Baku, 23 February, AZERTAC
Top professional boxers could finally be granted the right to compete in the Olympics under new proposals being considered by the sport's governing body AIBA.
Restrictions which currently rule professional fighters out of the Games are set to be abolished at an AIBA Commissions meeting in Manchester this week, Press Association Sport has reported.
Under current AIBA rules introduced in 2013, professional boxers are eligible to go to the Olympics provided they have had less than 15 paid bouts and sign a short-term contract committing themselves to AIBA's professional arm, APB.
However, it is understood the failure of APB to make the desired impact, coupled with AIBA president Ching-Kuo Wu's relentless drive towards a full merger of the former professional and amateur codes, has put the Olympic eligibity criteria firmly back on top of the agenda.
The new plan could allow any professional boxer - irrespective of age or experience - to become instantly available to represent their country at an Olympics provided they sign with their respective national body.
Over 110 AIBA delegates will converge to discuss the issue and others at the two-day conference at Old Trafford stadium on Tuesday and Wednesday this week.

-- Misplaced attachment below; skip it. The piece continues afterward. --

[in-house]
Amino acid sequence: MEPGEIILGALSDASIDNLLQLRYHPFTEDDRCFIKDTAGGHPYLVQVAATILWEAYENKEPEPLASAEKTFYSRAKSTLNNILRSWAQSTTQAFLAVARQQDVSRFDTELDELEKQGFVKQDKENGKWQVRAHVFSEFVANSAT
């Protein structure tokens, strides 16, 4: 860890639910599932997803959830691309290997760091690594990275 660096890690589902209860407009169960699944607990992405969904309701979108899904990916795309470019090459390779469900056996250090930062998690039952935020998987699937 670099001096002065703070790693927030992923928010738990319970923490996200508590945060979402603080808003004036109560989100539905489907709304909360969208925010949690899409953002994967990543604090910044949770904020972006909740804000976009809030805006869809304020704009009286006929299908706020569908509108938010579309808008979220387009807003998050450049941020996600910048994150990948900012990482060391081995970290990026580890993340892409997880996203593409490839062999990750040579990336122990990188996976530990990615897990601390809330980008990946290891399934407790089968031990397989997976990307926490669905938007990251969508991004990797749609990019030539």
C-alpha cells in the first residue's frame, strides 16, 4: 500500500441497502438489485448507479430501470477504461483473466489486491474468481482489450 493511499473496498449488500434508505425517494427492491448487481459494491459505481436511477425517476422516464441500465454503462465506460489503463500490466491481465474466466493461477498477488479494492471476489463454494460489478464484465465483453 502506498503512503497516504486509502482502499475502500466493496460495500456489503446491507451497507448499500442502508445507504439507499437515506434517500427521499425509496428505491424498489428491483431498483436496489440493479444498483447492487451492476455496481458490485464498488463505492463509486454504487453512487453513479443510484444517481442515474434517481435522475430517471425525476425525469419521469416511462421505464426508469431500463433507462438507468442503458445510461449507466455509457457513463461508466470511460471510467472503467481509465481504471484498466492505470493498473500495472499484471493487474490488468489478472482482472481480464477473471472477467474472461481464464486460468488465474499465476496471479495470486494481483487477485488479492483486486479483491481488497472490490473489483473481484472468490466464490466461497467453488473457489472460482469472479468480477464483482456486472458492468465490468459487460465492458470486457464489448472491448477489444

It is unlikely any change will be passed in time to affect the Rio Olympics, with proposals not due to be ratified until the next meeting of AIBA's executive committee in July, after the qualification process is complete.
AIBA would not comment directly on the issue but Wu said in a statement: "2016 is a special year for AIBA as we celebrate our 70th anniversary.
"It's not just a symbolic anniversary, it's an opportunity to demonstrate the constant dynamism of our sport and its evolution in all areas.
"The 2016 Commissions will set precise guidelines in terms of the future development of boxing and having them take place in this boxing nation makes it even more unique."
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